PROFILE: Buxtonian Pauline Baird is dedicated to keeping Guyanese creole alive

Buxton born writer and professor Pauline Baird is dedicated to keeping Guyanese creole alive

By Oluatoyin Alleyne – November 20, 2022

Dr. Pauline Baird

Dr Pauline Baird is a professor and author who wants to keep Guyanese creole alive and chief among her attributes is her storytelling skill, which she learned from her deceased mother, who was a consummate storyteller.

In fact, Megan Griffith-Baird did not just tell the stories she portrayed them in the way she dressed, which was always African styled, and when she walked through the streets of Buxton, East Coast Demerara, everyone knew her mission was keeping African culture alive. Her daughter described her as being quite an activist.                   

“My whole literacy began with storytelling… She used to tell us stories…and she would act them out and stamp and everything. We were seven kids and weren’t allowed to go to people’s houses. She would say you go alone, you come alone. She would tell us all these stories… Another thing she used to do is give our brains creativity so our walls were always painted with murals… She would paint the walls with scenery and at Christmas time we can’t wait to see the new scenery…” Baird said in a virtual interview with this newspaper from Japan.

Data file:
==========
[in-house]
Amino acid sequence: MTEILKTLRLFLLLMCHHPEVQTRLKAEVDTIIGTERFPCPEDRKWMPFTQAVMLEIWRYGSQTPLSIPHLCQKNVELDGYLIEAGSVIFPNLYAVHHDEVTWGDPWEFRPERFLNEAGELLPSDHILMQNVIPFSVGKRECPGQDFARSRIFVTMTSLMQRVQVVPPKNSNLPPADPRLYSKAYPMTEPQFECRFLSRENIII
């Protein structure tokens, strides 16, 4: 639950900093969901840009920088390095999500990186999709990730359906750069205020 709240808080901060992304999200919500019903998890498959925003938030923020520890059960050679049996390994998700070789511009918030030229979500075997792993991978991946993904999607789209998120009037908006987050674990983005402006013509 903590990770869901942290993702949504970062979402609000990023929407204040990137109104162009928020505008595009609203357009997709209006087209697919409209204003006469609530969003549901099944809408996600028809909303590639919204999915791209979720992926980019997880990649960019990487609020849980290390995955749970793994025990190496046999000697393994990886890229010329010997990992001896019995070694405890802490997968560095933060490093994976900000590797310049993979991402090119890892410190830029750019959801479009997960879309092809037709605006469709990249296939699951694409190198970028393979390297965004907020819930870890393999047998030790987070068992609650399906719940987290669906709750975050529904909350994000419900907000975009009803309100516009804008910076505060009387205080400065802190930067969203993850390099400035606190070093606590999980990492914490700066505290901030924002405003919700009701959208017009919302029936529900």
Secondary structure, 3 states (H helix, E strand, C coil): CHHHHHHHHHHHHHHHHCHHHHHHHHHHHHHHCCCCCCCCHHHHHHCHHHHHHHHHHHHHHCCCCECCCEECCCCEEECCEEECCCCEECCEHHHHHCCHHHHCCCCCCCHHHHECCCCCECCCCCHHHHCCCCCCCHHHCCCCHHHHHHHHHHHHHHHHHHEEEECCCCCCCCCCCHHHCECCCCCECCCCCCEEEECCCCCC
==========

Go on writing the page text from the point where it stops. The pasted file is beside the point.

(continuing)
She recalled learning that stories came from books only when her mother read from a book one night. She then began to anxiously await her seventh birthday as it would mean she could join the library; her mother could not tell her enough stories.

“It was on my little back steps in Buxton that I travelled the world in books…” she said.

Today, she is a professor at a state-of-the-art engineering university in Japan where she trains junior engineers, but it is her storytelling that sets her apart and she has published six books so far. The school trains junior engineers under the age of 18 with the aim of them becoming global innovators. Baird is in her second stint in Japan. She had worked at another university teaching English but currently heads the English department and works on bridging STEM and English. A pull for her to the university in a community where she is the only person of African descent, is the fact that it is planted in the middle of a mountain range in an ageing community and they are working on revitalisation, innovation and community-based initiatives.

Baird can move from one story to another using creolese and perceived “standard English” seamlessly. She hosts “Wah dih story seh” at where she dedicates time to telling stories in Creole. Describing herself as a “cultural bearer”, Baird tells traditional and whispered stories and family histories on the virtual platform.

“I tell our village stories, not because I am partial to Buxton, but I feel like Buxton’s stories are sometimes everybody’s stories…,” she said. She is so into storytelling that for her Ph.D dissertation, Baird gathered the authentic stories and wrote oral histories of Buxton village women. The stories were told in Creole and for her if anyone wanted to know what she spoke about then it behoved them to learn Creolese.